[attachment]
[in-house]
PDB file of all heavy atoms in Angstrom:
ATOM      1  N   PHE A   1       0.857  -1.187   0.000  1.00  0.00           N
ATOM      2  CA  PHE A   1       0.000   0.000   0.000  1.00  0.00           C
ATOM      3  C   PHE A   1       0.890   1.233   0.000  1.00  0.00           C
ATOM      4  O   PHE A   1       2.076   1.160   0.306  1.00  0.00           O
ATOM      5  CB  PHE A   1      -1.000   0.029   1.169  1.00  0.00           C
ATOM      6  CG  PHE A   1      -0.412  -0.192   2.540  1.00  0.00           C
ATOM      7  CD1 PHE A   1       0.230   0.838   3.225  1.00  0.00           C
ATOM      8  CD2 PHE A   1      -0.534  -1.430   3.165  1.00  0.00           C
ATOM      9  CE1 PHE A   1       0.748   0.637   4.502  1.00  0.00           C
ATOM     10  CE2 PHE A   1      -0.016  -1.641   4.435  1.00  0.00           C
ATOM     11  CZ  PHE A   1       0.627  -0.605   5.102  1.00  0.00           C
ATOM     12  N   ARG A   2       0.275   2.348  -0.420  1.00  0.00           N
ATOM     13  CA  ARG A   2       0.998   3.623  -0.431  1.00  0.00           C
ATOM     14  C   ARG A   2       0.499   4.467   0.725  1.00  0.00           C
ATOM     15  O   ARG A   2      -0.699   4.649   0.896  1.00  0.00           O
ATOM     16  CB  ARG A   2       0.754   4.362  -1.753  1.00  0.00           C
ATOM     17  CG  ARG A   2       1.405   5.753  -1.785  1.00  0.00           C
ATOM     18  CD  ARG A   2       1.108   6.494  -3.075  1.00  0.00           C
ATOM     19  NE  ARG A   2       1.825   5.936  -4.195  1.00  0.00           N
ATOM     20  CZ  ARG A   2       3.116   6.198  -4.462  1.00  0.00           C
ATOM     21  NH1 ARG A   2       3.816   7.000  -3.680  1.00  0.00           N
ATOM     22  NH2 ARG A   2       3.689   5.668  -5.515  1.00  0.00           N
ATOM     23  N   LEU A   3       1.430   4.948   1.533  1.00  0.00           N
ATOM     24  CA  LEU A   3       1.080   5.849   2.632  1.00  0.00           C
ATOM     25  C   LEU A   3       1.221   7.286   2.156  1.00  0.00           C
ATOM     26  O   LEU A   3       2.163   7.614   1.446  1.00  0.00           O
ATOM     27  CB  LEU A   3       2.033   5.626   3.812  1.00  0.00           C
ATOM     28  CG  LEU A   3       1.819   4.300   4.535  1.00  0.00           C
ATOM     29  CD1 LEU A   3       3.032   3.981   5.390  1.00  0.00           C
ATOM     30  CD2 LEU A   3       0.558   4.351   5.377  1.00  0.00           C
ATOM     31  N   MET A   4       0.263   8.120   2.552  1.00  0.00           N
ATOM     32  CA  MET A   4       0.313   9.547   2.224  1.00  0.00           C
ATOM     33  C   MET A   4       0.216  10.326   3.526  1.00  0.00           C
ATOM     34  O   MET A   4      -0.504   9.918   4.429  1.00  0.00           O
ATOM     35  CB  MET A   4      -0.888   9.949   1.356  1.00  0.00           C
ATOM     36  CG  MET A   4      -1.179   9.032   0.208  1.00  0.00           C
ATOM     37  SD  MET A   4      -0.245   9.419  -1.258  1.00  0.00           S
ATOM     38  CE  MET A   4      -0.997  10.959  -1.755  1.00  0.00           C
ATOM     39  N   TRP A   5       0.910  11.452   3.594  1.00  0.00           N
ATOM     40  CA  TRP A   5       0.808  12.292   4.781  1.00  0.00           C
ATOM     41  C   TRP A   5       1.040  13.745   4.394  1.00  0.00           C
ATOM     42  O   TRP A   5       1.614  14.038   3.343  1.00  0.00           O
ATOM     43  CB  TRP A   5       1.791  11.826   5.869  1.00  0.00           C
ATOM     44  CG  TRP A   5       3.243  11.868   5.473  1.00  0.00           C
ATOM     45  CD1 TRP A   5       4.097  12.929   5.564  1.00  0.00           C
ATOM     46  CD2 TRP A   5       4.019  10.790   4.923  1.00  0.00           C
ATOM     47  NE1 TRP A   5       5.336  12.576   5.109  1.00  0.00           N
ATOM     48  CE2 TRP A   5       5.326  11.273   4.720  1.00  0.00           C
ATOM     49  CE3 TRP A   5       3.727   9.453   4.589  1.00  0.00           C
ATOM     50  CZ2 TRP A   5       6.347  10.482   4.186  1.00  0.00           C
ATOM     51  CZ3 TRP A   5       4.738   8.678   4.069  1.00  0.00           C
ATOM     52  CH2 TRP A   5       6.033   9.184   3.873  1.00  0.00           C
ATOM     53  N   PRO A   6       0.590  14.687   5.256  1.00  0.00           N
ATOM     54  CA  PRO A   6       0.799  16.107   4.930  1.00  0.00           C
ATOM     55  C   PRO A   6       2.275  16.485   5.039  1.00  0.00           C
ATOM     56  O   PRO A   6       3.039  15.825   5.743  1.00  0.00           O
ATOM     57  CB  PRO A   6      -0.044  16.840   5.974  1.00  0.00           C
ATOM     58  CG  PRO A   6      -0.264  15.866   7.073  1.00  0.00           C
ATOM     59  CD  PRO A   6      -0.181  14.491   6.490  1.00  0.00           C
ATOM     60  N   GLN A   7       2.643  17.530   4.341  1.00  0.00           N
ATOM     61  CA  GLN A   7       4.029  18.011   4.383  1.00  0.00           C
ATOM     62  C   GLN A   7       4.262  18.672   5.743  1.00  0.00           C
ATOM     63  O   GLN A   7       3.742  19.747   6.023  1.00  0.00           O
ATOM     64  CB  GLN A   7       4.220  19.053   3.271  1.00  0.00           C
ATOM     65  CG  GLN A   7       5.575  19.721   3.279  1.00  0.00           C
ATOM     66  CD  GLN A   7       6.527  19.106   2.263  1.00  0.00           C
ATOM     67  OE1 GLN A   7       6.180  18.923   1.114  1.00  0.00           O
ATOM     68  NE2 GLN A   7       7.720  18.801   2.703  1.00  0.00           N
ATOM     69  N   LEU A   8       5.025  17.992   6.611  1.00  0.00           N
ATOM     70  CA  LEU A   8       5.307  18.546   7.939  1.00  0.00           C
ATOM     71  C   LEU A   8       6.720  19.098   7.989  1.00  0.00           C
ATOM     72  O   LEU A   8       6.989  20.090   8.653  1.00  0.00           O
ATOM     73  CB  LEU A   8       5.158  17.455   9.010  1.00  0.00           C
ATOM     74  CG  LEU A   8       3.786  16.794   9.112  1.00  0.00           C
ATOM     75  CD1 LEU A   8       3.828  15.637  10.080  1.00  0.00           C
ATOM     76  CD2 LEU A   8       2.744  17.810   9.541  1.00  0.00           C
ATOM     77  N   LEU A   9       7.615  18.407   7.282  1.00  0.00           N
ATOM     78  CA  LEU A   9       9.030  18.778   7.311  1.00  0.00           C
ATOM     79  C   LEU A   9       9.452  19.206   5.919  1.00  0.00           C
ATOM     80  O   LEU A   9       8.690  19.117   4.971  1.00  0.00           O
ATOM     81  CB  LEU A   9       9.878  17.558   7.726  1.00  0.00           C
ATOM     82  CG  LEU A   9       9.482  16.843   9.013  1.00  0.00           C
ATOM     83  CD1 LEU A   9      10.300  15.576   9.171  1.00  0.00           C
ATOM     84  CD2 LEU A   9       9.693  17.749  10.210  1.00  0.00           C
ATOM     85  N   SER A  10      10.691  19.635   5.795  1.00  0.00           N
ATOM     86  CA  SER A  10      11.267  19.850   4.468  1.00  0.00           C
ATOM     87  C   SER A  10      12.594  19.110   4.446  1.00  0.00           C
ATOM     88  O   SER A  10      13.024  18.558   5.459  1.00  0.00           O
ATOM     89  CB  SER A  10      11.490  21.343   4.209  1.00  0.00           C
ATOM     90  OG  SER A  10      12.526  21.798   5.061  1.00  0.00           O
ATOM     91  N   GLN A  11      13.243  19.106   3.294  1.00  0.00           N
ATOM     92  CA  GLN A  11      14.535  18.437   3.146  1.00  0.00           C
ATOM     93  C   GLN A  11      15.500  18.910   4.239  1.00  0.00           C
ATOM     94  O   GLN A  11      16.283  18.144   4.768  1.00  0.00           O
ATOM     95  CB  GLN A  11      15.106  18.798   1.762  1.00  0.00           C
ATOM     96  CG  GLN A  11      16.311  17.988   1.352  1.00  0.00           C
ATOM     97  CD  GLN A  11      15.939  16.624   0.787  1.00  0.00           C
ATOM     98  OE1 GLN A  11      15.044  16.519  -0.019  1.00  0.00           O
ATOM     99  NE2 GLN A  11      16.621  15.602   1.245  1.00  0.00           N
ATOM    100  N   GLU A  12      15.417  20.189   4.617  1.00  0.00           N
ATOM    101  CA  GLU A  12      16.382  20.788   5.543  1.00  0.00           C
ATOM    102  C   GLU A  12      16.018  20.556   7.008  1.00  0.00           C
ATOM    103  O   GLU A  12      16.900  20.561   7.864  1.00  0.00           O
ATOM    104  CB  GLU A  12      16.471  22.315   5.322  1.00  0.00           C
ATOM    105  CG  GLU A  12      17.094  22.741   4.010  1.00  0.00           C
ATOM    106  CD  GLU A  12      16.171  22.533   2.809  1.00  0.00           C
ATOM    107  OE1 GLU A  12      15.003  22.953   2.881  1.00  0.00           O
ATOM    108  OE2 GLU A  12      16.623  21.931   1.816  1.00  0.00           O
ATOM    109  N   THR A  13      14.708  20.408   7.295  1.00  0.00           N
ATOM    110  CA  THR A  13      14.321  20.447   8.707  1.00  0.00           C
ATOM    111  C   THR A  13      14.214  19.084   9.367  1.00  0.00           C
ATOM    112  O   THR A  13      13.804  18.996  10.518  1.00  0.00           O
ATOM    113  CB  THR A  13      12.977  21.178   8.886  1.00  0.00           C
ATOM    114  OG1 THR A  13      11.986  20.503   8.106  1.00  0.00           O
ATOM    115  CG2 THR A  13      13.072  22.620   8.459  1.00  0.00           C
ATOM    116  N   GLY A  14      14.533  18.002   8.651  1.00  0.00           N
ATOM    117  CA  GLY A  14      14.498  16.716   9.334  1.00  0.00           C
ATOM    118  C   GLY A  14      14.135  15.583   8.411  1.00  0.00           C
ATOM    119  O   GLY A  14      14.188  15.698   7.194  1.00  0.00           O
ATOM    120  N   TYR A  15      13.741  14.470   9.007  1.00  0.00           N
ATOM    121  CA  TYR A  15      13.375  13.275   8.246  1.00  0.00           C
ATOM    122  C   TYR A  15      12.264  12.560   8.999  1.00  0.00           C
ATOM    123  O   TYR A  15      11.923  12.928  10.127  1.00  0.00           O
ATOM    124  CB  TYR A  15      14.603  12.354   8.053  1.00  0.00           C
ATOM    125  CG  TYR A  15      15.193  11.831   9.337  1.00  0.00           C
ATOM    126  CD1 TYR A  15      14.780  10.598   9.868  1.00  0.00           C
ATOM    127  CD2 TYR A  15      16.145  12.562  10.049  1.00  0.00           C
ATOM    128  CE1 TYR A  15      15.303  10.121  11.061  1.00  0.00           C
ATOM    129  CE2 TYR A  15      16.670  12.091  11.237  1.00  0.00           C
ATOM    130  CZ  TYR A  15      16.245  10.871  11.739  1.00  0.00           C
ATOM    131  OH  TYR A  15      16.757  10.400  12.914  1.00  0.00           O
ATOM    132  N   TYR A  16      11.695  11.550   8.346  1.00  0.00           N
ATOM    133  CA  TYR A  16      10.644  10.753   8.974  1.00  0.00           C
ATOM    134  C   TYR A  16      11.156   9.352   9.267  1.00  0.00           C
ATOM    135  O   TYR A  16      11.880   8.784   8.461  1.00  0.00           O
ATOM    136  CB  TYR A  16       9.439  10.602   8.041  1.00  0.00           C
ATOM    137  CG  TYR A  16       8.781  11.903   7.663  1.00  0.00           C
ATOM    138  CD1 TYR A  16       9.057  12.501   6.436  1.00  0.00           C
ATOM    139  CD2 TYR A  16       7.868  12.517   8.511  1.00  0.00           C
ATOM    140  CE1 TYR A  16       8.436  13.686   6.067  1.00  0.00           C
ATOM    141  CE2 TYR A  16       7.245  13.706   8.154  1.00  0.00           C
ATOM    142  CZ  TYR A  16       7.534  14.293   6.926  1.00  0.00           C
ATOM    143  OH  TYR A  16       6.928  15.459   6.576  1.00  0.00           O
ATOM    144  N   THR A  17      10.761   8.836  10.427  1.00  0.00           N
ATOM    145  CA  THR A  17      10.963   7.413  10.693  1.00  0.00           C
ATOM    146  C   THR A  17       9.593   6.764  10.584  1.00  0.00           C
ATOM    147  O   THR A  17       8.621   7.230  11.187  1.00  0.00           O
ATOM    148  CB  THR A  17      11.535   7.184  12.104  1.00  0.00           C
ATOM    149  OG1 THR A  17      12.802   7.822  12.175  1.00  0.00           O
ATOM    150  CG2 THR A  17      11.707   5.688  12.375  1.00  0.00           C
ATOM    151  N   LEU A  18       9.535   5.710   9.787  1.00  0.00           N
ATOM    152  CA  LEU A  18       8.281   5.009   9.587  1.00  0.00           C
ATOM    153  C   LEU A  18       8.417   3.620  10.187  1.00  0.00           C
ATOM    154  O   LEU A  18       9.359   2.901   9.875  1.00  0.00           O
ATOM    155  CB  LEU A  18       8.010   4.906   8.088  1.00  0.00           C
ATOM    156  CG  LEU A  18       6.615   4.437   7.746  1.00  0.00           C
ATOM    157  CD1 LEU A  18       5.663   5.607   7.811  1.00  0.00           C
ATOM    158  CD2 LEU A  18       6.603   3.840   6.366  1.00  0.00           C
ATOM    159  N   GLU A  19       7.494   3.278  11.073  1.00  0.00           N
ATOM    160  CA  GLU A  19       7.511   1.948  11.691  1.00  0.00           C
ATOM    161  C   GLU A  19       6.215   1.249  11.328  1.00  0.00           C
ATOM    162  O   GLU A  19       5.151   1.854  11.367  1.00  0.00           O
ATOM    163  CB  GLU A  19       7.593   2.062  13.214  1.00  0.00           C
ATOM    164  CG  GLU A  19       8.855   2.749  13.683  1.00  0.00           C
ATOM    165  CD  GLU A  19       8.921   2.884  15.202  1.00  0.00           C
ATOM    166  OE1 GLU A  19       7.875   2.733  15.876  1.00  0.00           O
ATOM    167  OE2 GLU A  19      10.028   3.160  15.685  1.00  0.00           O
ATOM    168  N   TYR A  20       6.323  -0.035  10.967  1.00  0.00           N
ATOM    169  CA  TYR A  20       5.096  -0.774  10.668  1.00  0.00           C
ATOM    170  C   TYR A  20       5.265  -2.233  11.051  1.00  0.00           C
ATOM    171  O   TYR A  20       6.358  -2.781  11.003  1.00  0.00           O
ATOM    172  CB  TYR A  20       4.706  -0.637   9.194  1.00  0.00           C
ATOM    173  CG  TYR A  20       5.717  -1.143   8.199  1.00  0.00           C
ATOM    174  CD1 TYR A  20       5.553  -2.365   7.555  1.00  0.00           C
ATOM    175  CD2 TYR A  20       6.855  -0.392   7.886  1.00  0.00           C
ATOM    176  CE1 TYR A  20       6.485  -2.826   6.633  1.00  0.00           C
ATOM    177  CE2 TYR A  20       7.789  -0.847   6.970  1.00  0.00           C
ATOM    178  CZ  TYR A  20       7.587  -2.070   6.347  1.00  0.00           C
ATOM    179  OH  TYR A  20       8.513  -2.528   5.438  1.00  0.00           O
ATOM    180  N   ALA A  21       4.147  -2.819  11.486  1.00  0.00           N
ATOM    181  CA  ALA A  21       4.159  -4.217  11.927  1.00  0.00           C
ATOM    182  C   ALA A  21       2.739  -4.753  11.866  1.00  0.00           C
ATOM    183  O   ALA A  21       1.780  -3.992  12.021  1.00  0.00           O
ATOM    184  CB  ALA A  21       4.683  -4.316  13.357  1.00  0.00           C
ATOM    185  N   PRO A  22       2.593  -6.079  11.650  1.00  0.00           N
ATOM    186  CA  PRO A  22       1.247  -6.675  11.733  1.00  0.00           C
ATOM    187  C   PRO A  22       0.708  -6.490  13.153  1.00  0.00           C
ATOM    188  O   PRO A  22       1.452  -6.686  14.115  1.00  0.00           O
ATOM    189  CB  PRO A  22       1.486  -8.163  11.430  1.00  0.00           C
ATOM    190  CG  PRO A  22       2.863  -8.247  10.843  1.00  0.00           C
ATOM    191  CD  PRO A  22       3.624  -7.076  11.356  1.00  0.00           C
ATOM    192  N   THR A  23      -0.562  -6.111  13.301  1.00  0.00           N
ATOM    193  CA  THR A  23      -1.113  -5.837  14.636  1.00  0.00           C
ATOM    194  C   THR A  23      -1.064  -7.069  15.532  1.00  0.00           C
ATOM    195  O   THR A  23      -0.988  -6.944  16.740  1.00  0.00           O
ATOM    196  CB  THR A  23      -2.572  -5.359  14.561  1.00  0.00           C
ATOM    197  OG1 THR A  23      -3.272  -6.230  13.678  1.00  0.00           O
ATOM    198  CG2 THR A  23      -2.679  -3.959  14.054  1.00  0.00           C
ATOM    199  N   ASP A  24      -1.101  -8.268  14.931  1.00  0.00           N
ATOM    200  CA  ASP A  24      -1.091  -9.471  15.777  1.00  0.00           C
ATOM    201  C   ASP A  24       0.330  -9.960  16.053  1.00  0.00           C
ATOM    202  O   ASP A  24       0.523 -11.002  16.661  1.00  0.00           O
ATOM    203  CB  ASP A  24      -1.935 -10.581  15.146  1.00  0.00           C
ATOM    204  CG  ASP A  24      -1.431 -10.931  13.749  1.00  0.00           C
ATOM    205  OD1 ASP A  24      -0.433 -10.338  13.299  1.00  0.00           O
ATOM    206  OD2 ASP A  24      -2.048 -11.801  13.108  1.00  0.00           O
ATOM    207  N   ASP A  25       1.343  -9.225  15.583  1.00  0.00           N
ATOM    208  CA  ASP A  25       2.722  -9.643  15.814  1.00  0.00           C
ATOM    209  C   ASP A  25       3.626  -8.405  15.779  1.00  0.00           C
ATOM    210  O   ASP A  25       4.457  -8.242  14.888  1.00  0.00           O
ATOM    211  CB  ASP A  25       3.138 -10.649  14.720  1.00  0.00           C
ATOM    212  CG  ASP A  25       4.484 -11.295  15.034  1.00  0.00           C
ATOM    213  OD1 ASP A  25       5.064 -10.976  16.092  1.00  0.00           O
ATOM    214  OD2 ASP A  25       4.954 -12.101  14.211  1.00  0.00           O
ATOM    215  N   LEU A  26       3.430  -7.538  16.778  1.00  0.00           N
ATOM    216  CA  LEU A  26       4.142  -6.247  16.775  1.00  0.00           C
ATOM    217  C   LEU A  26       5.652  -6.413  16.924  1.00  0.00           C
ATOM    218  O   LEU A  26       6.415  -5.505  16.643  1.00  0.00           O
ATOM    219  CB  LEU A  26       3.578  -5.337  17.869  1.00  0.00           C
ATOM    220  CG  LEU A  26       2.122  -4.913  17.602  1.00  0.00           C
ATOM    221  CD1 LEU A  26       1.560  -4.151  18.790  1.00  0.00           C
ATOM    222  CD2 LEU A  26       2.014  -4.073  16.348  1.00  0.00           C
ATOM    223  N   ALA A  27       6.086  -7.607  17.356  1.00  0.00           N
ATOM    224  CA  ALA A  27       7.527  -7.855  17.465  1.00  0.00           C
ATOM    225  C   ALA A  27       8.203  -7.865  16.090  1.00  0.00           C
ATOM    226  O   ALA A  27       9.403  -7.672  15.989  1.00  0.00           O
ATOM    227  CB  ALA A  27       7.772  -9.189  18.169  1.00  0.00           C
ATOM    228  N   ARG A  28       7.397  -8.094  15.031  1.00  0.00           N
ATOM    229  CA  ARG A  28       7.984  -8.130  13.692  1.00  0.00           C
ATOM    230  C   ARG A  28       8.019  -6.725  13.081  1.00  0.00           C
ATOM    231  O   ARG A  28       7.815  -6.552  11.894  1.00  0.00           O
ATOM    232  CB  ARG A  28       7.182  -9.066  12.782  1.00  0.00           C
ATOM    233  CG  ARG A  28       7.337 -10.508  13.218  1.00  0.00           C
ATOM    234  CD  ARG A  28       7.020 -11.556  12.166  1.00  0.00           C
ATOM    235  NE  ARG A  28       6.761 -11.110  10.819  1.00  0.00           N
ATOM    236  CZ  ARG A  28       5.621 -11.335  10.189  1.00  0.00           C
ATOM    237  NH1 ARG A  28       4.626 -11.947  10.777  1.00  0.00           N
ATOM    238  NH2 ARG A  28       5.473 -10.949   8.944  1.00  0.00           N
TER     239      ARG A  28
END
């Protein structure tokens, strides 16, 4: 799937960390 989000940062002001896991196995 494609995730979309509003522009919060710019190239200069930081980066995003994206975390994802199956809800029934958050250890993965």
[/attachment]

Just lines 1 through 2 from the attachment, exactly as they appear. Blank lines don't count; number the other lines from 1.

[in-house]
PDB file of all heavy atoms in Angstrom: